Cigna Corp. is monitoring its operations in Istanbul, Turkey, where riot police fired tear gas and sprayed some of the thousands of protesters with water cannons over the weekend.
“We are operating in a business as usual mode while monitoring the situation closely, particularly as it relates to the well-being of our employees and customers,” Cigna spokesman Matthew Asensio said in a prepared statement on Tuesday.
In August 2011, Cigna opened an office in Istanbul to sell personal accident and life policies, with plans to add other insurance products later. The company declined to say how many employees it has working in its Istanbul office or for Finansbank. It’s also not clear how many of those employees are citizens of Turkey or of other countries, including the U.S.
Police and anti-government protesters clashed Sunday after an 18-day sit-in in Istanbul’s central Taksim Square, according to the Associated Press. There is an increasing rift between those for — and against — Turkey’s Prime Minister Recep Tayyip Erdogan, a religious conservative.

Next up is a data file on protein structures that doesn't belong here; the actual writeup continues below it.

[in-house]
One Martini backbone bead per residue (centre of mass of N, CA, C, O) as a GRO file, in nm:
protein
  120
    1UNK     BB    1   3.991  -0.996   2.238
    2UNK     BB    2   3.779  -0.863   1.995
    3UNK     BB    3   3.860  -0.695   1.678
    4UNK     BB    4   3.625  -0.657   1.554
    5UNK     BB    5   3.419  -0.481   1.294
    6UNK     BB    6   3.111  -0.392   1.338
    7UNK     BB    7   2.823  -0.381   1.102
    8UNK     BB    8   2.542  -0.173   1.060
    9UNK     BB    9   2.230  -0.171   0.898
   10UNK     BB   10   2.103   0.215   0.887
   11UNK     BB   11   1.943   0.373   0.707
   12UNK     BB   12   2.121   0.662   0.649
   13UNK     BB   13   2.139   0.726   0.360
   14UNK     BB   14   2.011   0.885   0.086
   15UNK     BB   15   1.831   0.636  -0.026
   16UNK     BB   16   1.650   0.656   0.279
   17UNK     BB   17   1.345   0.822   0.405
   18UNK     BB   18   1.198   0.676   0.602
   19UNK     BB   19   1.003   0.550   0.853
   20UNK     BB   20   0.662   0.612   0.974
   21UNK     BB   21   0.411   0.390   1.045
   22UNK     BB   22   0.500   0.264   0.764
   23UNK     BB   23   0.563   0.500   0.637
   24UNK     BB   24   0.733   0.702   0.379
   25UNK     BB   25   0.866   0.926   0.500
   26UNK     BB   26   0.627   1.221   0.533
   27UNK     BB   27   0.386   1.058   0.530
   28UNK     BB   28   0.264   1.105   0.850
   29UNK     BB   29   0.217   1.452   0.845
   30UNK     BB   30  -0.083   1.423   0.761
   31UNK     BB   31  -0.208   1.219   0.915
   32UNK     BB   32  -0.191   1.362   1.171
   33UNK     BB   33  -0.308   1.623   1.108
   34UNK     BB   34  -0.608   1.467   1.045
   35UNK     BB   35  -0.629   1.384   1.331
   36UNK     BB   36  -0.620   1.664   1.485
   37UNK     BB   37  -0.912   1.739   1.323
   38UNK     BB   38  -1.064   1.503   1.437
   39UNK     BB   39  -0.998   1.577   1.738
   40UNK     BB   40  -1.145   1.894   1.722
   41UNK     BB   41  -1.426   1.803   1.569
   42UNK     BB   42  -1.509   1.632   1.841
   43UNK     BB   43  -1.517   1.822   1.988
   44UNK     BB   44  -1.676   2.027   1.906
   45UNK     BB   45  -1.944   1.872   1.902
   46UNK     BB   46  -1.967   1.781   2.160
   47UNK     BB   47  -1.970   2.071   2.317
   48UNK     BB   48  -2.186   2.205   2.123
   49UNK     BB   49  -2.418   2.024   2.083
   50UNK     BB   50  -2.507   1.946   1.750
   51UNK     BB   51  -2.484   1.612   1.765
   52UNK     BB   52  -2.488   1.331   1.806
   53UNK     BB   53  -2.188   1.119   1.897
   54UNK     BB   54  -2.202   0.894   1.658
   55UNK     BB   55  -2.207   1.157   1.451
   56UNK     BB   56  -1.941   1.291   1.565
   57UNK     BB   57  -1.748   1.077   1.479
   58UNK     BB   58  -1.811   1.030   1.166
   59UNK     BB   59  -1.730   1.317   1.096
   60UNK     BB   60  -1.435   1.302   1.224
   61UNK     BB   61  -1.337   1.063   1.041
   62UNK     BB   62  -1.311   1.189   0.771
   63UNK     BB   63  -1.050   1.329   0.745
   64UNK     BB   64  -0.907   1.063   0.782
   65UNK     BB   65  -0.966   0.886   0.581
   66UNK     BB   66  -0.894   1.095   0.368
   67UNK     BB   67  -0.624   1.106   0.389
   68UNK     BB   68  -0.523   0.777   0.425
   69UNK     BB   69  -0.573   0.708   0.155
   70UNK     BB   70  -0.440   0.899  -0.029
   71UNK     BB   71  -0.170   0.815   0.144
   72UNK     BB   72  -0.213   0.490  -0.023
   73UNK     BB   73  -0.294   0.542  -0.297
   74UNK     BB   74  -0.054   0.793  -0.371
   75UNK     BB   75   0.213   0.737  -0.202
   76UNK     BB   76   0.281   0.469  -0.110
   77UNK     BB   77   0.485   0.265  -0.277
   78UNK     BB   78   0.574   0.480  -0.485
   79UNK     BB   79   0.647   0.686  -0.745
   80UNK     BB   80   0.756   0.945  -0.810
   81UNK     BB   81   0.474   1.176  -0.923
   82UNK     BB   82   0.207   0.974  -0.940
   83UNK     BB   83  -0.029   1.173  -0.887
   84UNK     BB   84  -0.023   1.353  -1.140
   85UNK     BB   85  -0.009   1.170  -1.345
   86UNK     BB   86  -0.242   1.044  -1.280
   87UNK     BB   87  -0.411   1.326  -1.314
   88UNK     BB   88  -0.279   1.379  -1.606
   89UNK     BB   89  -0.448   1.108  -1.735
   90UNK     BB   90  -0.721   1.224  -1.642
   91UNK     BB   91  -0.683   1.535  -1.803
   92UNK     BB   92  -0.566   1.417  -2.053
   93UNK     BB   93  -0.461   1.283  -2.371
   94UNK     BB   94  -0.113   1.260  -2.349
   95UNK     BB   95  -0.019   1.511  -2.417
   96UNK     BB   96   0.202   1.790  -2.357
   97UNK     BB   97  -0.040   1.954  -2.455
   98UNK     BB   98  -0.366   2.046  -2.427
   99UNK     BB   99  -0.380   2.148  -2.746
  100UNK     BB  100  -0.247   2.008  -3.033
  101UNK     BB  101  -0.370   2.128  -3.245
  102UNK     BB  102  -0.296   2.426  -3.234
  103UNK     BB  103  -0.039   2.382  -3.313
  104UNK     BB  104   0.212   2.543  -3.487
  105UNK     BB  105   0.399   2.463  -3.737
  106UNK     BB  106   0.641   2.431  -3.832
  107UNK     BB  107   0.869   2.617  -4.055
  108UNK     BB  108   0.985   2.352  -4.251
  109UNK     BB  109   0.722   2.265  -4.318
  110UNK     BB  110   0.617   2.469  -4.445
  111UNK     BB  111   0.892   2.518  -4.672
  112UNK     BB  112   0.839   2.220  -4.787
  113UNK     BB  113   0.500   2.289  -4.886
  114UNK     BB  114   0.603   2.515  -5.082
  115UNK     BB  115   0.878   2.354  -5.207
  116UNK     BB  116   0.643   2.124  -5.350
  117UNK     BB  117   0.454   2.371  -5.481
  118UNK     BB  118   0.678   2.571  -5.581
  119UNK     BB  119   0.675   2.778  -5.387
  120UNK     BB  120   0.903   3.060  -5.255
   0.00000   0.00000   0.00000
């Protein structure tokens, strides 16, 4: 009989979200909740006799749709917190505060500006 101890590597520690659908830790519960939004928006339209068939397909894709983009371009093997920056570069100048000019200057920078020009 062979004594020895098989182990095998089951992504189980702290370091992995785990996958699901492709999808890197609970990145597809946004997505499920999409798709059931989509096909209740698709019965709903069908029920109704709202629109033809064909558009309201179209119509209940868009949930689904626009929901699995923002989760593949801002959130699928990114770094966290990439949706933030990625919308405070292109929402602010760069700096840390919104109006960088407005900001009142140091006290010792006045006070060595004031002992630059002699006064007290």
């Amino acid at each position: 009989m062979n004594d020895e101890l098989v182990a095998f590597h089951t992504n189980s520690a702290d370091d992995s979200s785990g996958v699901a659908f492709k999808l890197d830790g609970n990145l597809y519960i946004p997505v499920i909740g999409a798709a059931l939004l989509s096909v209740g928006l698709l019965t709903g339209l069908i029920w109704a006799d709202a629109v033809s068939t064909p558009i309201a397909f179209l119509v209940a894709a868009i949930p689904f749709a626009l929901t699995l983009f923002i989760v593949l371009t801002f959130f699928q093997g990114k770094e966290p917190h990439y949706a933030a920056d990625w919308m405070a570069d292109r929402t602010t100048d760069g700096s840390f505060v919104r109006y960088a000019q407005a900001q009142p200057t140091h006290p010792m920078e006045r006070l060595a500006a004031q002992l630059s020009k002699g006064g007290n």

Cigna has increasingly expanded its presence in Turkey in recent years. In November, 2012, the Bloomfield health insurer finalized its purchase of a majority stake in a Turkish insurer owned by a bank that is one of the largest distributors of life insurance and pension products in the country. Cigna spent 85 million euros — $108 million at the time — to buy a 51 percent stake in Finans Emeklilik, the sixth largest life and pension provider in Turkey.
In an interview with The Courant last fall, Cigna CEO David M. Cordani said, “…we identified two key geographies that were key strategic [entry] points: one being Turkey and two being India. And that’s where our focus has been thus far.”